A court of appeals case that came down earlier this year has raised eyebrows in Oregon's business community.
In Cortez v Nacco Materials, a worker, employed by a limited liability company (the LLC), sued the LLC's member manager, among other defendants, for work related injuries that were covered by the LLC's workers' compensation insurance. The trial court dismissed the claims against the LLC's member manager, finding that the member manager shared the immunity from such claims that is afforded the LLC by Oregon's workers' compensation statutes. On appeal that finding was reversed. The LLC's member manager did not share the LLC's statutory immunity, and the negligence claims were sent back for trial.
This result has surprised and alarmed some Oregon employers who believed that their owners and managers were protected from such liability by the statutory provisions governing business entities, such as limited liability companies, in conjunction with workers' compensation laws. Based upon a very specific reading of the statute, the appeals court ruled that the workers' compensation law does not extend immunity protection to member managers of limited liability companies.
Limited Liability Companies
A limited liability company is one of a number of types of business entities that are authorized by law to form and conduct business in the state. Company ownership interests are distributed to one or more members, who share responsibility for company management unless the organizational documents delegate these responsibilities to designated managers. When properly formed and registered, the limited liability company allows the entity to operate distinctly from its members who may not be held responsible for the debts and liabilities of the company solely for being a member or acting as a manager of the company.
In this case, the LLC was held and managed by a single member. After receiving statutory benefits from the LLC's workers' compensation insurance, the employee filed suit against others, including the LLC's member manager, alleging that their negligent or wrongful conduct had caused or contributed to his injuries. The member manager challenged the suit, claiming that its liability was fully satisfied by the workers' compensation benefits paid.
Workers' Compensation Insurance
Workers' compensation insurance provides employee benefits for work related injury or illness without regard to who is at fault. Under workers' compensation statutes, the insurance benefit is the only liability for which the employer is responsible on account of such injury or illness. The benefits are mutual. The employee receives assured prompt compensation if he or she is hurt on the job; the employer gets immunity from all other claims.
Workers' compensation laws do not prohibit workers from seeking additional or alternative compensation from others who might be at fault for their injuries. The statute specifically extends the employer's immunity to its agents, employees, and corporate officers and directors engaged in furtherance of the employee's work. The statute does not identify limited liability company members or managers.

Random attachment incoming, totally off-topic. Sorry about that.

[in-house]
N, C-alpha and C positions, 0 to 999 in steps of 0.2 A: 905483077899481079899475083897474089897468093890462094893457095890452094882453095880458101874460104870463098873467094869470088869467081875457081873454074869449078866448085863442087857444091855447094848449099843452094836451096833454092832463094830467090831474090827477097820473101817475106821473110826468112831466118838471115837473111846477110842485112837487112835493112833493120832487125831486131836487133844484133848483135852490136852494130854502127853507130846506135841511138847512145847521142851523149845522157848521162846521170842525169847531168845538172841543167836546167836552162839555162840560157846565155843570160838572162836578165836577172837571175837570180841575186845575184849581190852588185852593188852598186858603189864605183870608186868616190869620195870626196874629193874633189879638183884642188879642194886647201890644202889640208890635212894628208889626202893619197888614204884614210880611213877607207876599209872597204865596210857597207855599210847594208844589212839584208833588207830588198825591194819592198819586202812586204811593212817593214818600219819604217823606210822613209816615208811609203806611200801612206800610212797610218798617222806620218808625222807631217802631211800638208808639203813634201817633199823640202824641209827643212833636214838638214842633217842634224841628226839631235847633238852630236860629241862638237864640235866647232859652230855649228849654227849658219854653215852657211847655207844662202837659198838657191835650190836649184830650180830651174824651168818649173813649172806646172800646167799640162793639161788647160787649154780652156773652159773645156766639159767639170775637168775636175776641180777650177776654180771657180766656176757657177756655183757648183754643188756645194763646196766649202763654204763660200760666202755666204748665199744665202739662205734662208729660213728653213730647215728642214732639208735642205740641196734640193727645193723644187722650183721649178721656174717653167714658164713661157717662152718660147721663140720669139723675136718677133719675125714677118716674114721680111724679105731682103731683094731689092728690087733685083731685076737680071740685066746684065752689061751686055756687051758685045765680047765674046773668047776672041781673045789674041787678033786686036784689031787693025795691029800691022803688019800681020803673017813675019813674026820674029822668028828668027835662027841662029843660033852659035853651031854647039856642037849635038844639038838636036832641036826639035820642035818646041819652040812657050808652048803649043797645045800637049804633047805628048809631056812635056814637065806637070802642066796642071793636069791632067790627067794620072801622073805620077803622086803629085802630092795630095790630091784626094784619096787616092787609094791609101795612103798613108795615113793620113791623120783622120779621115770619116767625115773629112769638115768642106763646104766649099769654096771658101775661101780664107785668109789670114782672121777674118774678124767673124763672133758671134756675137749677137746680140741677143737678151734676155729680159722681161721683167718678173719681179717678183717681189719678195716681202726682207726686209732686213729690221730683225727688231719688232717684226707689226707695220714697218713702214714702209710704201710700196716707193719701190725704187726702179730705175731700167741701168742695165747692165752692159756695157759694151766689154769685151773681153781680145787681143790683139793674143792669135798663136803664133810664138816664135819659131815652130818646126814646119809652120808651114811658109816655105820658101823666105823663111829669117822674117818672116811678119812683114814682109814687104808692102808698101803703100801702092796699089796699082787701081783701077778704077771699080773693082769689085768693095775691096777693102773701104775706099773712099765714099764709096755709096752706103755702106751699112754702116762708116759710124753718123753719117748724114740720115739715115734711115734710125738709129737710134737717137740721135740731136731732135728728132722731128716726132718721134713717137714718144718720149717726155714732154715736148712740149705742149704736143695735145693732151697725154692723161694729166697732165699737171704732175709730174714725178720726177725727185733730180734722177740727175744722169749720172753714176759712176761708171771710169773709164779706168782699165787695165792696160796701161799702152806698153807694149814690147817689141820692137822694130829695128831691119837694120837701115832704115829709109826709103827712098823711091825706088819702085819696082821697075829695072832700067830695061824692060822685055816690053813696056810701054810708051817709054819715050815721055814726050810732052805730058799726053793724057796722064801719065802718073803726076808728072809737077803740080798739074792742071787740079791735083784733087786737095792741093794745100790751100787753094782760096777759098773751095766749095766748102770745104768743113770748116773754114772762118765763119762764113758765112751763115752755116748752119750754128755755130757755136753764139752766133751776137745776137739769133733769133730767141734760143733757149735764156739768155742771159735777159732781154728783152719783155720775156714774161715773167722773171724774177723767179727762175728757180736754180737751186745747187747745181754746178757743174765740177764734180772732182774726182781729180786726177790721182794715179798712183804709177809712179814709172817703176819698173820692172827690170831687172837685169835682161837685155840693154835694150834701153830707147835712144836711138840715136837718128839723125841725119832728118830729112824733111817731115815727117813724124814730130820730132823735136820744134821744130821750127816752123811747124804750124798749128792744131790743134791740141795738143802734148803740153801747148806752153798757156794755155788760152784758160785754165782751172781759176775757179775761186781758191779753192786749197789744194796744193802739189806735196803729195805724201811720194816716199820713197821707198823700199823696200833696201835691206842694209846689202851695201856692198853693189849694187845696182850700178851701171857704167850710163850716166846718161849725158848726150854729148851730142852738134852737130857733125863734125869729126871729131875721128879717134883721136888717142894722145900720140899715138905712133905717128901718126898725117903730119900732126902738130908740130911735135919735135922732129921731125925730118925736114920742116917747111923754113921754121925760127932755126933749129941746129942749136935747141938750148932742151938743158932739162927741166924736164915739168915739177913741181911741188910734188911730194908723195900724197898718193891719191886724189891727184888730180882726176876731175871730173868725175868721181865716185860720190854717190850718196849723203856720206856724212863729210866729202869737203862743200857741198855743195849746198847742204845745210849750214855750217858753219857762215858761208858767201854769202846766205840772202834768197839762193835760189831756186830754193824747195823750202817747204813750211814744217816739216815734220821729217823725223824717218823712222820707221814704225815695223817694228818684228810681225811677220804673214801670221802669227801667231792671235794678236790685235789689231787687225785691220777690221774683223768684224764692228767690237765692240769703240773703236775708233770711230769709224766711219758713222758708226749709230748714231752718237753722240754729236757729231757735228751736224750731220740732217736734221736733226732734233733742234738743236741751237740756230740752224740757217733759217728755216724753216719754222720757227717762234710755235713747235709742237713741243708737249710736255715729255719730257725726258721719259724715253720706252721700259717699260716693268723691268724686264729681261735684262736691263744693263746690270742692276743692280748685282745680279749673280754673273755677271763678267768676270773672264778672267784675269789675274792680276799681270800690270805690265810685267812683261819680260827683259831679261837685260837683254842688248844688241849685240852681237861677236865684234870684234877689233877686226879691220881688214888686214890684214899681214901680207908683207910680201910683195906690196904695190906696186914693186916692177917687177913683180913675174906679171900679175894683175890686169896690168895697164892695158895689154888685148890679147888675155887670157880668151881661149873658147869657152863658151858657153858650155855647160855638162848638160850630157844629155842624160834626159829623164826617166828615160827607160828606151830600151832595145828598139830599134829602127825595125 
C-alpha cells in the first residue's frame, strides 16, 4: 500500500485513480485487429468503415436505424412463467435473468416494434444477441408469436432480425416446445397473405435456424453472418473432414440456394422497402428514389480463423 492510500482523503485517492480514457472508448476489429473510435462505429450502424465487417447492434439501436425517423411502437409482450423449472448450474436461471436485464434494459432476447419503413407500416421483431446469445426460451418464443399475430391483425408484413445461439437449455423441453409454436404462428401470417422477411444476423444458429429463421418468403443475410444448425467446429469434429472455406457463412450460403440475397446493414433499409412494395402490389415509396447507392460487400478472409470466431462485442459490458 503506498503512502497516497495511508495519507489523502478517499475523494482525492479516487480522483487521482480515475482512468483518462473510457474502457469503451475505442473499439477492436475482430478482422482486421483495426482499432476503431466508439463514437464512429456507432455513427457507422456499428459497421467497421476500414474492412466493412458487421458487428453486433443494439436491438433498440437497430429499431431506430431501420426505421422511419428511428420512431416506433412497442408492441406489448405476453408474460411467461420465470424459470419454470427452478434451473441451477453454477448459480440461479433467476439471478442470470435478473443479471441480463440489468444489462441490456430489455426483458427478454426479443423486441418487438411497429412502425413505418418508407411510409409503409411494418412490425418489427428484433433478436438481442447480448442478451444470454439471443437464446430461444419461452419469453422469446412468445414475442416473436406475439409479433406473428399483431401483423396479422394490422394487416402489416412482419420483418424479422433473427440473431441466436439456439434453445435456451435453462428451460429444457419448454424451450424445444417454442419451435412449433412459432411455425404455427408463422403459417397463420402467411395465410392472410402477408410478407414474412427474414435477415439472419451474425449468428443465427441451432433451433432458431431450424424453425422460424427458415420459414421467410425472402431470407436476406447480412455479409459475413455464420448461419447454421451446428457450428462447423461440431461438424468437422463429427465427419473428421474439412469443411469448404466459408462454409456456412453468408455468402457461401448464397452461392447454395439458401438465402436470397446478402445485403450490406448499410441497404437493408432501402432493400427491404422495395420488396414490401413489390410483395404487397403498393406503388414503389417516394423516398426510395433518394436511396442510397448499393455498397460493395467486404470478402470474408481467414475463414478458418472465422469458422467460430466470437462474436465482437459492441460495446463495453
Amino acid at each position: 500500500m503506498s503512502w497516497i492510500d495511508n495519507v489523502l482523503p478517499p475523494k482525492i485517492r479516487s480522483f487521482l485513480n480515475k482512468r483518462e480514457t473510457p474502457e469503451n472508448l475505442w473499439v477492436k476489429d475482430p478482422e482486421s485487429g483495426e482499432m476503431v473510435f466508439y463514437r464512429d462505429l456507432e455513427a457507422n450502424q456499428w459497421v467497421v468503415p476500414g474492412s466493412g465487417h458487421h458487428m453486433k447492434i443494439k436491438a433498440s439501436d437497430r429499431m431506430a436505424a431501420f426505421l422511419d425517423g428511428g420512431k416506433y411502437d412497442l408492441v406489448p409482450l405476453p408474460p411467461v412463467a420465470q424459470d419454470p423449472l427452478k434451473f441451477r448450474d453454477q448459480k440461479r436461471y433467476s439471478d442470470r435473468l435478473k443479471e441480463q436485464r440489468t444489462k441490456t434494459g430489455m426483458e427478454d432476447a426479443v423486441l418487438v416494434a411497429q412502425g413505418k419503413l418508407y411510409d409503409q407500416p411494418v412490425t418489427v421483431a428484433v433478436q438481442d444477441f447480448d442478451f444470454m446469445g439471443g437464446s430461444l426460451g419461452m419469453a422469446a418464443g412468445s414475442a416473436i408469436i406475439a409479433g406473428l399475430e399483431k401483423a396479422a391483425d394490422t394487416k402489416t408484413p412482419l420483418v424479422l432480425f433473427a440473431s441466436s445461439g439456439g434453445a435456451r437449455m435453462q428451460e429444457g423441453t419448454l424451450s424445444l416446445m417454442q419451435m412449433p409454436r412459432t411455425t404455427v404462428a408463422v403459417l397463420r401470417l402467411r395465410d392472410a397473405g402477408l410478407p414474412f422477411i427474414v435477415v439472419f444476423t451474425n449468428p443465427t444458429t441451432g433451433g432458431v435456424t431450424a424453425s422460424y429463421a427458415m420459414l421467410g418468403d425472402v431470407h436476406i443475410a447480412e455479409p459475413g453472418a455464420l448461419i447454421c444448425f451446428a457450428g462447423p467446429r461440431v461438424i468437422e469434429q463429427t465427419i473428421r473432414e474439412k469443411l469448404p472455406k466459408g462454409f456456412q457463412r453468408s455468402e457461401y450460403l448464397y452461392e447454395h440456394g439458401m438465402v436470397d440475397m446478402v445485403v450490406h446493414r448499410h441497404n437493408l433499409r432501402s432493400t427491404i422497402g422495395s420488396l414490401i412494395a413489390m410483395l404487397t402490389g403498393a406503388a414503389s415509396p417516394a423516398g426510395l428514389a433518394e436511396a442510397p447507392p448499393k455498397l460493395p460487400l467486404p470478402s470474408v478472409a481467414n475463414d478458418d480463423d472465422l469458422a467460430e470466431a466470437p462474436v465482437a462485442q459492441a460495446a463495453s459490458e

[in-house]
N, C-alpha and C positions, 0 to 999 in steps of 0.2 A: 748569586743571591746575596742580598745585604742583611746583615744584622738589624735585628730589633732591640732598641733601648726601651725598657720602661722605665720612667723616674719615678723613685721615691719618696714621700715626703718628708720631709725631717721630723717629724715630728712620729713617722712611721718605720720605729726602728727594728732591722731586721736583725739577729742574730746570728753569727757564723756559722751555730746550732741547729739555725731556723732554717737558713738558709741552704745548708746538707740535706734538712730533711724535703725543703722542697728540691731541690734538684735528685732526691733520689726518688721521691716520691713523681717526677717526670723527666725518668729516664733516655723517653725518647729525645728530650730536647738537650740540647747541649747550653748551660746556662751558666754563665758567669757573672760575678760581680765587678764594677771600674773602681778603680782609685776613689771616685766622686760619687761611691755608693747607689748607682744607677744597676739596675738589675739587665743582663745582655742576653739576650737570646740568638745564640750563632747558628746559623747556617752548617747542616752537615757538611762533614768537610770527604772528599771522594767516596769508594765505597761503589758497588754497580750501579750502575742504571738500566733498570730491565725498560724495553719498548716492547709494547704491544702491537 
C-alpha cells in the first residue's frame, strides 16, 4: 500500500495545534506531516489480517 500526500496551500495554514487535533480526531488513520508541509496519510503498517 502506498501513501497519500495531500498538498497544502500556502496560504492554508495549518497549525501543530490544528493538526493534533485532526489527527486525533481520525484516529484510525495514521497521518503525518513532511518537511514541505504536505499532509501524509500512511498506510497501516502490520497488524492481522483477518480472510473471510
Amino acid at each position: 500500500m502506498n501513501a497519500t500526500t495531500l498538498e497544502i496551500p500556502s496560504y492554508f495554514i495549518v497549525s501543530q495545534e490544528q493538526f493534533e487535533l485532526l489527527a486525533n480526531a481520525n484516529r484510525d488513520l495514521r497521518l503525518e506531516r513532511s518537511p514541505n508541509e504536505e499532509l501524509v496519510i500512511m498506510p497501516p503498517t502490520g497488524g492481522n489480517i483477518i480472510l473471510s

In Cortez, the employee did not sue the LLC, which had employer's immunity as a result of the workers' compensation benefit. The employee did sue the LLC's single member, alleging the member's negligent acts and omissions as manager of the LLC.
The Results in Cortez
Agreeing that the limited liability company entity shields the company's member from liability arising solely out of its owner or manager status, the appeals court noted that it does not protect the member from liability arising out of its own negligent acts or omissions. Thus, unless the LLC's immunity extended to its member manager, the injured employee could succeed in the claim against the member. Relying upon the statutory language, and a review of the legislative history of the statute, the appeals court determined that the workers' compensation law does not extend the employer's immunity to the LLC's member manager. The employee's claim was allowed to go forward.
The opinion in Cortez v Nacco Materials applies only to limited liability companies and their members. The question as to whether this is the best result will probably have to await a higher appeal or, more likely, a legislative act. Recently, the defendant LLC member filed a petition for review by the Oregon Supreme Court. The court has not yet announced whether it will accept the appeal. Whether and to what extent the court will consider the matter on review, as well whether the court will reject, modify, or affirm the appellate decision are open questions. Even with a favorable court decision in hand, LLC-employers may need to go to the legislature for complete relief.
In the meantime, employers can benefit from the lesson handed down in this case. Regardless of the business entity, maintain clear distinctions between ownership and management activities to preserve the legal protections afforded to corporate shareholders and LLC members.
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